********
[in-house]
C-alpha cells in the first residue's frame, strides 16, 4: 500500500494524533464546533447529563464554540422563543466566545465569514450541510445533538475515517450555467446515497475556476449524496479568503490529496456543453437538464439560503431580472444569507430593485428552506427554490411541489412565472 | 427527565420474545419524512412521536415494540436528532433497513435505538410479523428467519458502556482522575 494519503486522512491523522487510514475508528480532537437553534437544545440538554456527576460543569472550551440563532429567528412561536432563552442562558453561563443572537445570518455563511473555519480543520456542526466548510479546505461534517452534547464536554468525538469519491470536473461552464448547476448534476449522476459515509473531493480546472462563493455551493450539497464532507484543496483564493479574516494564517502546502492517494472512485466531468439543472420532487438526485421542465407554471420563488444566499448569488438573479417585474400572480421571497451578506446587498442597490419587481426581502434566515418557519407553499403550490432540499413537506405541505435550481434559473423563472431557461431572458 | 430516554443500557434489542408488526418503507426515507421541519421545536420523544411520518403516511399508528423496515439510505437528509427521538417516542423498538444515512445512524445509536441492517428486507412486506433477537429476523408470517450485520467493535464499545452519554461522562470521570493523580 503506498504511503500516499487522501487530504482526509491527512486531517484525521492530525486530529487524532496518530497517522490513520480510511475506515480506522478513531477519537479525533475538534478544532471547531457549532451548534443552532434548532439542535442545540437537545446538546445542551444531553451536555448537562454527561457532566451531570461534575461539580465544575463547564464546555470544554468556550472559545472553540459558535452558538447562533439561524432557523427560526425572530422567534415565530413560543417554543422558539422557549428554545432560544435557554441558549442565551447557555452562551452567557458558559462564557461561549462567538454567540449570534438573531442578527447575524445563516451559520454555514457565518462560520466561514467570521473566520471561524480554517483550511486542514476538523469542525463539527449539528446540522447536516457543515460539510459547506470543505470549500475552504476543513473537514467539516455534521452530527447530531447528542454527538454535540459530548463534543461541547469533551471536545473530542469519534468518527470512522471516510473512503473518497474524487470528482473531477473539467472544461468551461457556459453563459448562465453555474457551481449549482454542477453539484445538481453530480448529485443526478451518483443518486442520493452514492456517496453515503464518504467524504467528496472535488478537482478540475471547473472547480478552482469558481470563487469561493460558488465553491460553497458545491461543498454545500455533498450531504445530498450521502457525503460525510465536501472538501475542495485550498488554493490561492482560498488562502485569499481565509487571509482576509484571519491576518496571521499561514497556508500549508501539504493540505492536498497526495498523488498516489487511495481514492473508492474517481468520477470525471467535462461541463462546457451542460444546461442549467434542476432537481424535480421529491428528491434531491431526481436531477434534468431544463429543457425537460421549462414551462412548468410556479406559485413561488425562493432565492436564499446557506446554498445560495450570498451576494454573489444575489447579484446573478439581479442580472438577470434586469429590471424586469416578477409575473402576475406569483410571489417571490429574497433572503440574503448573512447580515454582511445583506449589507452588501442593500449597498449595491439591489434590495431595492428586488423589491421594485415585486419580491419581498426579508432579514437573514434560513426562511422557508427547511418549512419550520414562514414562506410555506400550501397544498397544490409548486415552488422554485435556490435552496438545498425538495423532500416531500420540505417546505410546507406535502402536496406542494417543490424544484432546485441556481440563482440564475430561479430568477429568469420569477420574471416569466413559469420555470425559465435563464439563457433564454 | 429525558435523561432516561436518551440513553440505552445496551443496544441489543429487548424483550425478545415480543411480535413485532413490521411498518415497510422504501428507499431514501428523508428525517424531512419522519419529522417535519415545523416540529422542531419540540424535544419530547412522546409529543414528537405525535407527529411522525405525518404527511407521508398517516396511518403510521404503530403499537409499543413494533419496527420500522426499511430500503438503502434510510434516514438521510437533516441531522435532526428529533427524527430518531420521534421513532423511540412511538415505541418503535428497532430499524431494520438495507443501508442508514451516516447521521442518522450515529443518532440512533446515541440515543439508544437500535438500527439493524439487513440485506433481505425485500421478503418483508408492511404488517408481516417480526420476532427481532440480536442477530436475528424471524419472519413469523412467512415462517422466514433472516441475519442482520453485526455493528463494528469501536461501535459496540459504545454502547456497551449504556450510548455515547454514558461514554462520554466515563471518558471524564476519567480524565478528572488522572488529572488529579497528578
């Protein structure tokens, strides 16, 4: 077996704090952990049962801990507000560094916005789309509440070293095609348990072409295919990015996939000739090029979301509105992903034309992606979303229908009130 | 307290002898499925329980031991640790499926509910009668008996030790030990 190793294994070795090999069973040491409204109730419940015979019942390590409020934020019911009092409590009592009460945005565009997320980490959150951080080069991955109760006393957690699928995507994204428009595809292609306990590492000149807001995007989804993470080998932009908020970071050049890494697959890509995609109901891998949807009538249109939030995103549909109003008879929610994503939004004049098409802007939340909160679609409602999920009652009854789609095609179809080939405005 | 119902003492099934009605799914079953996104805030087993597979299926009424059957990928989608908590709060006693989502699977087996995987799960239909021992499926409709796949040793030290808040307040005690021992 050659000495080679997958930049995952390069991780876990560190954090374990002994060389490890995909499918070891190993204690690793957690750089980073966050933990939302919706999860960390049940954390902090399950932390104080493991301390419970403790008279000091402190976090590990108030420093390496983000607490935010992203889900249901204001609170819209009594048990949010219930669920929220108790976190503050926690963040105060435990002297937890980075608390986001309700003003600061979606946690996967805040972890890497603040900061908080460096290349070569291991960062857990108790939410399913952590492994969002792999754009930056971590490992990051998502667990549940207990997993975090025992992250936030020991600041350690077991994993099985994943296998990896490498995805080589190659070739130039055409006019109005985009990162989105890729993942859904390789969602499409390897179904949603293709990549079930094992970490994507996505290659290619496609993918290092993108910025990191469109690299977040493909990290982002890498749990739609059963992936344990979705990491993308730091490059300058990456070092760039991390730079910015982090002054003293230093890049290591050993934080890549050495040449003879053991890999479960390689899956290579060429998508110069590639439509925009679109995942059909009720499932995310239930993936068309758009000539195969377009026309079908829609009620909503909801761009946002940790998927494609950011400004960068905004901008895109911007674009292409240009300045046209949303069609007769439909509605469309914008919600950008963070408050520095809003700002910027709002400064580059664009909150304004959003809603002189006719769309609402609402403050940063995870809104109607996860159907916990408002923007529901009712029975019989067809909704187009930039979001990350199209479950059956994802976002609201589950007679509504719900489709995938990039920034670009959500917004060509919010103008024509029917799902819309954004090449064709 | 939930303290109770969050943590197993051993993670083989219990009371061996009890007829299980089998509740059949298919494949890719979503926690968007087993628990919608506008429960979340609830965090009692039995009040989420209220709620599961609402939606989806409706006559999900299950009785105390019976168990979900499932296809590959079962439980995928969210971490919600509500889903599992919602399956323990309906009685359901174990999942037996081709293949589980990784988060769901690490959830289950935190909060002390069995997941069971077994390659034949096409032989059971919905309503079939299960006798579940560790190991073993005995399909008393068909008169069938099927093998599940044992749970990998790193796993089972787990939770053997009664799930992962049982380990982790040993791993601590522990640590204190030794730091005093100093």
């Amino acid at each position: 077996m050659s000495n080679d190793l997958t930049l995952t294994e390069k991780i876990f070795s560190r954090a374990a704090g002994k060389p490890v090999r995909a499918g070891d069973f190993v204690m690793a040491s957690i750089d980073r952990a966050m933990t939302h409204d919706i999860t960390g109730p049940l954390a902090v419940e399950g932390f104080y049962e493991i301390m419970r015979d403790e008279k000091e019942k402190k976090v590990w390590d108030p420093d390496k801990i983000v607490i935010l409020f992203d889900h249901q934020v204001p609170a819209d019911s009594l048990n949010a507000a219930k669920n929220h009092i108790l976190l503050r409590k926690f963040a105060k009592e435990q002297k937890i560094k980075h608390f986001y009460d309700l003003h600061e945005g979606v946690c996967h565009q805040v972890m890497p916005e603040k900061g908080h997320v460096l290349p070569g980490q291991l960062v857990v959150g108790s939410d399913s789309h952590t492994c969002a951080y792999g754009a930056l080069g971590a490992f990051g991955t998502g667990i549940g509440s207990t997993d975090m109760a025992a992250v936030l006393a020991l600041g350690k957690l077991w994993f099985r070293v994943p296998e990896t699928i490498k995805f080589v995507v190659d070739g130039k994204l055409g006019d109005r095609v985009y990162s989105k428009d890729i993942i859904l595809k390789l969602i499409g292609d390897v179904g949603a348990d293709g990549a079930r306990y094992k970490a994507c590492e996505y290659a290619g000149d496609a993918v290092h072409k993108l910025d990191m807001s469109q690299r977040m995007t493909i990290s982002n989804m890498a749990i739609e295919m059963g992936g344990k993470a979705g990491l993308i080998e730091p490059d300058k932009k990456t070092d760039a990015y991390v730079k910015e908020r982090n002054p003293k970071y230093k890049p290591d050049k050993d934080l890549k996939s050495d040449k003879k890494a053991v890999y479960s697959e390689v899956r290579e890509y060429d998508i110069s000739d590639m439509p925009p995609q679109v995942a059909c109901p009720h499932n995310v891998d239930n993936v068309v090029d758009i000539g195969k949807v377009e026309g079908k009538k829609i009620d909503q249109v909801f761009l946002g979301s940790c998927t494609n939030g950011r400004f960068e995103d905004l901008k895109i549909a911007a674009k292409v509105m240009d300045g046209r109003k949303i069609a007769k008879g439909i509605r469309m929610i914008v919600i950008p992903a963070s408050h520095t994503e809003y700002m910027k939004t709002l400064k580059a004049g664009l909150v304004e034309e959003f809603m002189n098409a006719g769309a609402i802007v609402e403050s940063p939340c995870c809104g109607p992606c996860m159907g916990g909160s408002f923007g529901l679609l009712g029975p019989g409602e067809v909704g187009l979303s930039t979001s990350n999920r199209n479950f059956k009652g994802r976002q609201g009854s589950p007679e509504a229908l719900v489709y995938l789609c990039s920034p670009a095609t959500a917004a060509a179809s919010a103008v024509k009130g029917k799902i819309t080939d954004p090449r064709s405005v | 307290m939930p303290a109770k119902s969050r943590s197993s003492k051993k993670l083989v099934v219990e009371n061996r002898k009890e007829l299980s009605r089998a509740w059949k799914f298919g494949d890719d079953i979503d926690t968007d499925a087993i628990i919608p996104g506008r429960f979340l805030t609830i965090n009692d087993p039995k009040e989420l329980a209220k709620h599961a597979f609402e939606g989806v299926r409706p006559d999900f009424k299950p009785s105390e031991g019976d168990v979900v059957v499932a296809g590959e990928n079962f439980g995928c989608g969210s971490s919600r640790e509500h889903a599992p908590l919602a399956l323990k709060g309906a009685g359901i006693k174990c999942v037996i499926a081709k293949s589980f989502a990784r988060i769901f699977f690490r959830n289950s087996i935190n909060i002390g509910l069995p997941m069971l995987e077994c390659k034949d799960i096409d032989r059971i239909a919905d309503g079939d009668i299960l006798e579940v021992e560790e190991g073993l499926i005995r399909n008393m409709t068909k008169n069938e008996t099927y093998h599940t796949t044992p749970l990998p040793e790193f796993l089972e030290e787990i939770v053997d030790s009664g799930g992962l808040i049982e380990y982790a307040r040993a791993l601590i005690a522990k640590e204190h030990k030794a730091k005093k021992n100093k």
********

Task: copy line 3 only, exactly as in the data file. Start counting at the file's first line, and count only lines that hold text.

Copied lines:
């Protein structure tokens, strides 16, 4: 077996704090952990049962801990507000560094916005789309509440070293095609348990072409295919990015996939000739090029979301509105992903034309992606979303229908009130 | 307290002898499925329980031991640790499926509910009668008996030790030990 190793294994070795090999069973040491409204109730419940015979019942390590409020934020019911009092409590009592009460945005565009997320980490959150951080080069991955109760006393957690699928995507994204428009595809292609306990590492000149807001995007989804993470080998932009908020970071050049890494697959890509995609109901891998949807009538249109939030995103549909109003008879929610994503939004004049098409802007939340909160679609409602999920009652009854789609095609179809080939405005 | 119902003492099934009605799914079953996104805030087993597979299926009424059957990928989608908590709060006693989502699977087996995987799960239909021992499926409709796949040793030290808040307040005690021992 050659000495080679997958930049995952390069991780876990560190954090374990002994060389490890995909499918070891190993204690690793957690750089980073966050933990939302919706999860960390049940954390902090399950932390104080493991301390419970403790008279000091402190976090590990108030420093390496983000607490935010992203889900249901204001609170819209009594048990949010219930669920929220108790976190503050926690963040105060435990002297937890980075608390986001309700003003600061979606946690996967805040972890890497603040900061908080460096290349070569291991960062857990108790939410399913952590492994969002792999754009930056971590490992990051998502667990549940207990997993975090025992992250936030020991600041350690077991994993099985994943296998990896490498995805080589190659070739130039055409006019109005985009990162989105890729993942859904390789969602499409390897179904949603293709990549079930094992970490994507996505290659290619496609993918290092993108910025990191469109690299977040493909990290982002890498749990739609059963992936344990979705990491993308730091490059300058990456070092760039991390730079910015982090002054003293230093890049290591050993934080890549050495040449003879053991890999479960390689899956290579060429998508110069590639439509925009679109995942059909009720499932995310239930993936068309758009000539195969377009026309079908829609009620909503909801761009946002940790998927494609950011400004960068905004901008895109911007674009292409240009300045046209949303069609007769439909509605469309914008919600950008963070408050520095809003700002910027709002400064580059664009909150304004959003809603002189006719769309609402609402403050940063995870809104109607996860159907916990408002923007529901009712029975019989067809909704187009930039979001990350199209479950059956994802976002609201589950007679509504719900489709995938990039920034670009959500917004060509919010103008024509029917799902819309954004090449064709 | 939930303290109770969050943590197993051993993670083989219990009371061996009890007829299980089998509740059949298919494949890719979503926690968007087993628990919608506008429960979340609830965090009692039995009040989420209220709620599961609402939606989806409706006559999900299950009785105390019976168990979900499932296809590959079962439980995928969210971490919600509500889903599992919602399956323990309906009685359901174990999942037996081709293949589980990784988060769901690490959830289950935190909060002390069995997941069971077994390659034949096409032989059971919905309503079939299960006798579940560790190991073993005995399909008393068909008169069938099927093998599940044992749970990998790193796993089972787990939770053997009664799930992962049982380990982790040993791993601590522990640590204190030794730091005093100093």